We all know that our brain needs to be engaged if learning is to take place. Sonia says it’s important to remember that your mind and your brain are two separate entities, with our mind controlling our brain. That’s why you have to keep a positive frame of mind. Picture the scene; it’s been a long day and you’re trying to get dinner cooked before getting the kids bathed and to bed, but in the thick of it all, you’re helping a tired, hungry and possibly belligerent child study for upcoming exams. You’re tired and irritable and your child seems more uncooperative than normal. The stress and anxiety immediately trigger a the pre-frontal cortex into shutting down temporarily and a temper tantrum ensues. At best, the situation ends in tears and no learning can possibly take place – no matter how hard you yell! In this instance, the frame of mind activates a specific area of the brain, hindering learning.
It is more important than ever to ensure that your child is eating nutritious meals, getting enough exercise and sleep. Good food not only feeds the body, but it also feeds the brain. A hungry child is not going to get much studying done. Young children need to exercise in order to rid themselves of pent up energy and prevent frustration – both states of mind which are not conducive to learning. The increase of oxygen to the brain further enhances brain function. Tired children are cranky and irritable. Sleep is not only important for development of the brain, but also for the brain’s day-to-day functioning. Lack of sleep affects our frame of mind and we find that adults and children find it hard to concentrate, remember things and tend to make silly or careless mistakes. Primary school children should get least 10 to 12 hours of sleep a night.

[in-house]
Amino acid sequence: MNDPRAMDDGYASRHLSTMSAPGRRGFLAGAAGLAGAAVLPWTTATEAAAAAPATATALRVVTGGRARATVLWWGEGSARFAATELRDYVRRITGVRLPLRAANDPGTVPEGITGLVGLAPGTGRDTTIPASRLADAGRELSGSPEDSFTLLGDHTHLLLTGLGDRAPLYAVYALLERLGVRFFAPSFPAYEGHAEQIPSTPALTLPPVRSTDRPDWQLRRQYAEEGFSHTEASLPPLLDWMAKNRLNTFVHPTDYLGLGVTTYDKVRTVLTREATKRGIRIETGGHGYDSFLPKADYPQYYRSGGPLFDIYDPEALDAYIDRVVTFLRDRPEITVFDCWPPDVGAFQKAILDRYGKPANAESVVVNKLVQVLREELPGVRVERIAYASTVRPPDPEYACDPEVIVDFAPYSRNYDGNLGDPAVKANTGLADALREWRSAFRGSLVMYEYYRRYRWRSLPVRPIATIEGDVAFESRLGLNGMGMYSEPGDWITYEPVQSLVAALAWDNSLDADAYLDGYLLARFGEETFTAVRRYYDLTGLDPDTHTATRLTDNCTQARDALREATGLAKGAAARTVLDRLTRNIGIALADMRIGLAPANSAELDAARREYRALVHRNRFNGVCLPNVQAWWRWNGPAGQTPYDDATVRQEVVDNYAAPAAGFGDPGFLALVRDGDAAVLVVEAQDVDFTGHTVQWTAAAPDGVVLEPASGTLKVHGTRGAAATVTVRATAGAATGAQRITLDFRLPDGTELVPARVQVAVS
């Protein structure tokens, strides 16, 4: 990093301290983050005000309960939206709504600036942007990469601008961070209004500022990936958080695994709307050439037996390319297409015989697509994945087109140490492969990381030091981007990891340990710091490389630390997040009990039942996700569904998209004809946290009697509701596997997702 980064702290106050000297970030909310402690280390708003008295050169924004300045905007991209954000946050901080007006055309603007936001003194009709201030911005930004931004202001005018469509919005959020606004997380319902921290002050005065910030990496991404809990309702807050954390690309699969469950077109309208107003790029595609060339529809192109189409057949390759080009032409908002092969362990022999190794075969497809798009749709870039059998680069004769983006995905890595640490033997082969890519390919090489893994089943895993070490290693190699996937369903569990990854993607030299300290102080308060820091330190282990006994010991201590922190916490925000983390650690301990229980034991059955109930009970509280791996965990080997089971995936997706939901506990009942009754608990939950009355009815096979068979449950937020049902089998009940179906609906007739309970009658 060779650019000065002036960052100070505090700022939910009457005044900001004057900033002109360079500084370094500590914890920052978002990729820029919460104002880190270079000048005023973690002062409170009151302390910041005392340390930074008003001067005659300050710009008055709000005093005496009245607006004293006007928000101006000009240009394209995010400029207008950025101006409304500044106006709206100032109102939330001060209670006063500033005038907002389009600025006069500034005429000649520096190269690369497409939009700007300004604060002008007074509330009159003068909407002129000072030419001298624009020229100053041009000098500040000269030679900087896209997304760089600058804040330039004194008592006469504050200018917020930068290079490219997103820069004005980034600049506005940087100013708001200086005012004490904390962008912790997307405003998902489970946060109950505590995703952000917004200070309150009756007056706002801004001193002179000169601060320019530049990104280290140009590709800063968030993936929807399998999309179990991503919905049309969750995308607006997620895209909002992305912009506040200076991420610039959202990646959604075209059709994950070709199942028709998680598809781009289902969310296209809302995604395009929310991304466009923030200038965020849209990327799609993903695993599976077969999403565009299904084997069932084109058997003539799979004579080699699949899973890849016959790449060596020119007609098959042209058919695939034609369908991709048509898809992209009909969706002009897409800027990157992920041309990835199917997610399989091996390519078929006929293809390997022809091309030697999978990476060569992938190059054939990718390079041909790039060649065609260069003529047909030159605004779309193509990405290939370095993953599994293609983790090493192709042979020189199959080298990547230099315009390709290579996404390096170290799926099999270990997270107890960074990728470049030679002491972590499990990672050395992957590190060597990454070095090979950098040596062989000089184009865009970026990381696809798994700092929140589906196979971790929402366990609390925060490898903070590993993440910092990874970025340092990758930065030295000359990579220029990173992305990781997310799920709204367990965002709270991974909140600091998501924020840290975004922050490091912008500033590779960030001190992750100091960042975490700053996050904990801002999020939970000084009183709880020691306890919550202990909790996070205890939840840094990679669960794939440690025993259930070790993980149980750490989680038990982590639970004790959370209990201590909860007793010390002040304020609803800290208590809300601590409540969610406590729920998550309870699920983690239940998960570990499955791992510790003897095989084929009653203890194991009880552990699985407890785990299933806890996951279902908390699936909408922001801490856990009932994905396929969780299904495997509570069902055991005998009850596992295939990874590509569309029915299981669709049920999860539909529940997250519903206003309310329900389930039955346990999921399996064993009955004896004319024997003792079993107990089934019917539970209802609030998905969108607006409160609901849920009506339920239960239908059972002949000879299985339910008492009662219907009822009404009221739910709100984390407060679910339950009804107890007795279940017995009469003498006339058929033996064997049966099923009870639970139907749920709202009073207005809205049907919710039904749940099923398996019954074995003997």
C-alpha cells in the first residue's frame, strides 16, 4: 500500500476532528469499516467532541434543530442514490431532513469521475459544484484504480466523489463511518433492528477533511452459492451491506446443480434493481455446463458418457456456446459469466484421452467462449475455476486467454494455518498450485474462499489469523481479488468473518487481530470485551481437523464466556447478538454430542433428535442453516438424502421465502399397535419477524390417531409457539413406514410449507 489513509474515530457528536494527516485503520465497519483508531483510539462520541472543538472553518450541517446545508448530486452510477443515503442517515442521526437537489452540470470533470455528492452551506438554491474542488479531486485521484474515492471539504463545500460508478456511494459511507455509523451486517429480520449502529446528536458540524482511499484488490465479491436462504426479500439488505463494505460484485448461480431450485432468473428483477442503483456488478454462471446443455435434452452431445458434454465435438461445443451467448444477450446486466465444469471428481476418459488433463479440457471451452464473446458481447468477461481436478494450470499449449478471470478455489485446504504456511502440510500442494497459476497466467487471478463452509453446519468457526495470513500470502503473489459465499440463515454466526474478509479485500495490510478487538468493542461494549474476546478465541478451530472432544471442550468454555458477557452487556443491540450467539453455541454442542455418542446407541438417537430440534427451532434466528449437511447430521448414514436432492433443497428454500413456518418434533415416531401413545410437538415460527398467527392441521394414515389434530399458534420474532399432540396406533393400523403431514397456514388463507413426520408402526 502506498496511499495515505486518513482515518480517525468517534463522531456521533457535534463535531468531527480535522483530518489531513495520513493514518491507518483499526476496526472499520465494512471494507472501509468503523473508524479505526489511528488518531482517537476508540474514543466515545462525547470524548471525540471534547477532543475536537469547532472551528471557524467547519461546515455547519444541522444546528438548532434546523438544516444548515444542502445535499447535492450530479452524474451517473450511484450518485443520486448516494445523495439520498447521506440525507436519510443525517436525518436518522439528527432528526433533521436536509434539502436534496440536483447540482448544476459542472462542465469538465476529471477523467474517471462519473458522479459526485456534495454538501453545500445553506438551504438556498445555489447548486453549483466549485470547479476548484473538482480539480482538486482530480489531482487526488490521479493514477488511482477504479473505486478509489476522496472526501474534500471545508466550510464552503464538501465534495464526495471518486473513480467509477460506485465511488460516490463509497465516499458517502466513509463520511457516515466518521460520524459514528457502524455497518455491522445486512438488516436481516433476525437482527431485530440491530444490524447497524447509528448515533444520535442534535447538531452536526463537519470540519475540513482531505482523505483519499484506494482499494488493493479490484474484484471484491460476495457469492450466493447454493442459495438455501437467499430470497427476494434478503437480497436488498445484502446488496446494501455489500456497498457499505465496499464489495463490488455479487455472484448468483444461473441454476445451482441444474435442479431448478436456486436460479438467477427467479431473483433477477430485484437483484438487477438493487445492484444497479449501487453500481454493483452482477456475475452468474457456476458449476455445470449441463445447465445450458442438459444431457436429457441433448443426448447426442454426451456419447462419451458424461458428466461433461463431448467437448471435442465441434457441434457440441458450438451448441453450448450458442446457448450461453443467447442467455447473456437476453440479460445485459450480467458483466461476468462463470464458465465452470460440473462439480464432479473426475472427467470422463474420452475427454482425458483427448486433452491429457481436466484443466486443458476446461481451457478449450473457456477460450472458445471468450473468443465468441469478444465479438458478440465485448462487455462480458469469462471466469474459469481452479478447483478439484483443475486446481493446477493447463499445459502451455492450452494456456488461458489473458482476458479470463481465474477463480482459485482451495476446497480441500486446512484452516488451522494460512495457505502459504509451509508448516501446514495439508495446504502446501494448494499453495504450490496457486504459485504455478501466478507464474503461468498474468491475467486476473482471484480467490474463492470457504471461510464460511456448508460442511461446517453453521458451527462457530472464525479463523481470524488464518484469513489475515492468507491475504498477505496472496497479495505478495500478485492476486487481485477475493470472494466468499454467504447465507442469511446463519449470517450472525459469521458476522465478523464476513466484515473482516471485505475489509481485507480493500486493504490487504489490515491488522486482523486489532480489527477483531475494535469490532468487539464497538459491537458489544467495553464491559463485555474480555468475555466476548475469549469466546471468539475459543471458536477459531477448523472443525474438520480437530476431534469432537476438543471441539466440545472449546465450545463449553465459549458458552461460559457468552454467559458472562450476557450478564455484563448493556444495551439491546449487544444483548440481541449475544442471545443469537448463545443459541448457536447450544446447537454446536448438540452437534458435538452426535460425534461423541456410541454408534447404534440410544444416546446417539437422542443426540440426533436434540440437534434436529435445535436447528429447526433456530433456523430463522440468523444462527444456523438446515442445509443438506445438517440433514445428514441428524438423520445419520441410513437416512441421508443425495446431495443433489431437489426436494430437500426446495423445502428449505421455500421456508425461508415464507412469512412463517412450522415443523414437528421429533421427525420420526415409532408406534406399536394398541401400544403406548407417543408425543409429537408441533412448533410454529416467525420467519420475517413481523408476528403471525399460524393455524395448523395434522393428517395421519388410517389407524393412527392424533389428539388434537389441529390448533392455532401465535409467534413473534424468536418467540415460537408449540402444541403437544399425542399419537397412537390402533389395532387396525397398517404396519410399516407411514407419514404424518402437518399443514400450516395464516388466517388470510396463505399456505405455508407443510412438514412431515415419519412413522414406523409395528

The space in which your child studies is an important part of the preparation process. Every child is different and you may find that the traditional idea of sitting in a silent, stark room on an upright chair at a desk is not necessarily the optimum learning environment for your child. The learning environment must be: an uncluttered space, where unnecessary distractions are kept to a minimum; equipped with notebooks, paper and stationery; an attractive space. These spaces tend to be personal – some will enjoy gym balls to sit on rather than chairs, as they offer a sense of movement, others might prefer the comfort of a bean bag and a lap desk, while others might prefer sitting at the kitchen counter close to you as they work. Regardless of personal preferences, the learning space must be one in which your child feels safe and comfortable in order to maximise learning potential.
Get It Magazine (Ballito/Umhlanga) – July 2018